Pakistan kept themselves in the running for a World Cup 2019 semi-finals berth with a six-wicket win over New Zealand on Wednesday.
Here are the five key takeaways from the game:
1) Good toss to lose
After the debacle against India, Sarfaraz Ahmed could never have chosen to field first — not so soon and not in a must-win game at least.
Kane Williamson did Pakistan a favour by making the choice, which in hindsight proved to be the right one for the Men in Green.
Pakistan are notoriously poor chasers but when targets are modest, they have a shot. And at Edgbaston, the target was kept modest, thanks to the conditions which the Pakistan pacers exploited masterfully by having a go with the ball before the Black Caps.
Thank you, Kane Williamson.
2) Afridi, the real difference maker
Ten overs, three maidens, 20 runs conceded and three frontline batsmen dismissed.
It wasn’t a fiver for Shaheen Afridi but let us not forget that it was the groundwork he laid on which Babar Azam capitalised in the second half of the innings.
Statistics and numbers mean that you cannot deny a century-maker the Man of the Match award but without Afridi’s calculated devastation, there may not have been a century to talk about as the target may not have been in the reachable 230s zone. The boy missed out on the gong but he, too, deserved something to remember this game by.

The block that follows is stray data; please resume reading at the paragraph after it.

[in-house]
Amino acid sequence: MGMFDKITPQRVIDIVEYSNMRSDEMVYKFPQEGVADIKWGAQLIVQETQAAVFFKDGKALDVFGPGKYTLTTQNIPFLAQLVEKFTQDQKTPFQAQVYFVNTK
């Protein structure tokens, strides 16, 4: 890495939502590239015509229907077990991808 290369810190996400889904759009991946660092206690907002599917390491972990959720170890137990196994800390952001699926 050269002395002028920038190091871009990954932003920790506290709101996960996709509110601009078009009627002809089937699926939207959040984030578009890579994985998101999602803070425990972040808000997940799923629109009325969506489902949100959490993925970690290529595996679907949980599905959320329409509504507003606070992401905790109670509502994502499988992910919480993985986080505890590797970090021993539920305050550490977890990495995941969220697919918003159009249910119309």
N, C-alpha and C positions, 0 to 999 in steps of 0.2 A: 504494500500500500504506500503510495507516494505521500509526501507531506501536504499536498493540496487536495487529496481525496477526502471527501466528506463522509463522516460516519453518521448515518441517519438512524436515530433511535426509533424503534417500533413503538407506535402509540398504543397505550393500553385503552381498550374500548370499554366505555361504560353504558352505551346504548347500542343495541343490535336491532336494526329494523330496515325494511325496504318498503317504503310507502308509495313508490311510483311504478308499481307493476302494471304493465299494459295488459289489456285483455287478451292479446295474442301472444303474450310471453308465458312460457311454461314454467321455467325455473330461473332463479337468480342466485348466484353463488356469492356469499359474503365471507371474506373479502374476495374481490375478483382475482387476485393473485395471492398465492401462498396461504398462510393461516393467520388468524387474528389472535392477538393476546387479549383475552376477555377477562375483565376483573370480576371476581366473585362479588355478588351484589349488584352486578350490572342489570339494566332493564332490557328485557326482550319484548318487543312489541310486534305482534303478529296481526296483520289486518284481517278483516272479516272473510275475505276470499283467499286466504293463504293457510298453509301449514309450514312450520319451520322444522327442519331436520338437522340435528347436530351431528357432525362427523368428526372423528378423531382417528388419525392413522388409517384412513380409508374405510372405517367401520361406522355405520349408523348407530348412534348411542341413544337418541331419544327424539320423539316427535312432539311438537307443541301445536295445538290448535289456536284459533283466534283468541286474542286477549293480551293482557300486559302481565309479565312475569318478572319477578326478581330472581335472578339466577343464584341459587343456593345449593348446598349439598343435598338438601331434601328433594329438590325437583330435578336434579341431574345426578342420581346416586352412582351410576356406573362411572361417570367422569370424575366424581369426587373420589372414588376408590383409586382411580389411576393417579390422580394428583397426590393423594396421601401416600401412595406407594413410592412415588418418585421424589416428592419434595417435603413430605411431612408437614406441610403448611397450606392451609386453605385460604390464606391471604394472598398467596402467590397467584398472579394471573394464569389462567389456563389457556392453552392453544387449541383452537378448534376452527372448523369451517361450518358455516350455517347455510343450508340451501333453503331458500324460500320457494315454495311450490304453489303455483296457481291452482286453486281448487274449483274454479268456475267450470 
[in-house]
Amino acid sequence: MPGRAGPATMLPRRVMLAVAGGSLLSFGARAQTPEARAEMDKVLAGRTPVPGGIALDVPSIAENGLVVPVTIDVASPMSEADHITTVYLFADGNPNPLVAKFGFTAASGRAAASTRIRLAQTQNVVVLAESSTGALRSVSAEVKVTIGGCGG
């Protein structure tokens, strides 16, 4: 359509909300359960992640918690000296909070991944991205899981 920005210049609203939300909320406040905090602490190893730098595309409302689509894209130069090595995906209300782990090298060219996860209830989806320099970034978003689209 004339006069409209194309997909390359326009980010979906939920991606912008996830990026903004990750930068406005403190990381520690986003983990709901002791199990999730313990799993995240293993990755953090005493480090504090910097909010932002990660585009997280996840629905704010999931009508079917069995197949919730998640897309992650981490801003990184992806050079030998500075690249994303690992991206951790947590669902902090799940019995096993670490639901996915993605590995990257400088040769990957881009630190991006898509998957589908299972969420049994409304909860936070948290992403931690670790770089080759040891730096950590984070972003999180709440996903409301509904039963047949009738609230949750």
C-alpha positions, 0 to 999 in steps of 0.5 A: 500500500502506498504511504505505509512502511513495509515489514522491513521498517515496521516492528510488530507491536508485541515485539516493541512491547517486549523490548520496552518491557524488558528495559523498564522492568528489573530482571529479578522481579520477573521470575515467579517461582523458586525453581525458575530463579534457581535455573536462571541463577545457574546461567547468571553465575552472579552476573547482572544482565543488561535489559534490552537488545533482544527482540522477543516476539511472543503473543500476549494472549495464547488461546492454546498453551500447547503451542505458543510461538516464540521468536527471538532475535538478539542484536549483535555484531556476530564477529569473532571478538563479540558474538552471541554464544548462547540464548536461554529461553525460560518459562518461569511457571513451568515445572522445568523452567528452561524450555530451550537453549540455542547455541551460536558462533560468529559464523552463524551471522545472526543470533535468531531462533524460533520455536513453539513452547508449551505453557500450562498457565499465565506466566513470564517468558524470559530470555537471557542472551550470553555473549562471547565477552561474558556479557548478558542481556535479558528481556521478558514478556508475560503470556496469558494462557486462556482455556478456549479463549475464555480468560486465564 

3) Azam gets no love
The moment calls for an over-the-top write-up on Azam. You score an unbeaten ton in a near must-win game, you deserve to be waxed lyrical about. But such are the high standards we hold Azam to, such is his promise, that it actually makes sense to not heap praise on him at all.
This is what we expect him to deliver. This 24-year-old is envisioned to one day be known as the best batsman Pakistan has ever produced. When that is the potential career trajectory, you cannot go gaga over one World Cup 100 against an unbeaten side in a game your team could not have afforded to lose.
That we do not praise him for this knock is, in a way, his praise. For everyone else, the standards are same, for Azam they’re different — higher different. He’ll earn our praise when he does something Supermanly. For mere-mortals feats, he gets nada.
4) Sarfaraz needs to be talked about
There is a third person who needs to be discussed and probably be apologised to but he would fly under the radar, even though he is the captain himself. For a side that has 15-plus dropped catches in the tournament so far, Sarfaraz had no business taking THAT catch.
Diving full length with one arm so stretched that he was in the slip cordon, Sarfaraz, or any other keeper could have been forgiven for spilling it. Only Sarfaraz hung on, and sent the dangerous Ross Taylor packing and inspired memes of the good kind.
In all, the skipper took three catches, was involved in a run-out and generally marshaled his troops well. When on a bad day his neck is on the line, then on a good one he should hold his head high.
5) Hard work is done
With that win, most of the hard work is done. Bangladesh are no slouches but they can be beaten. And Afghanistan, well they are Afghanistan.
After all the funny and not-so-funny business, the team is back on track. Follow the plan, keep your heads and there is a good chance that the team makes the semis. From there on, whatever happens, happens. Even if a 1992 repeat doesn't happen, the team and its fans would have gotten their money's worth.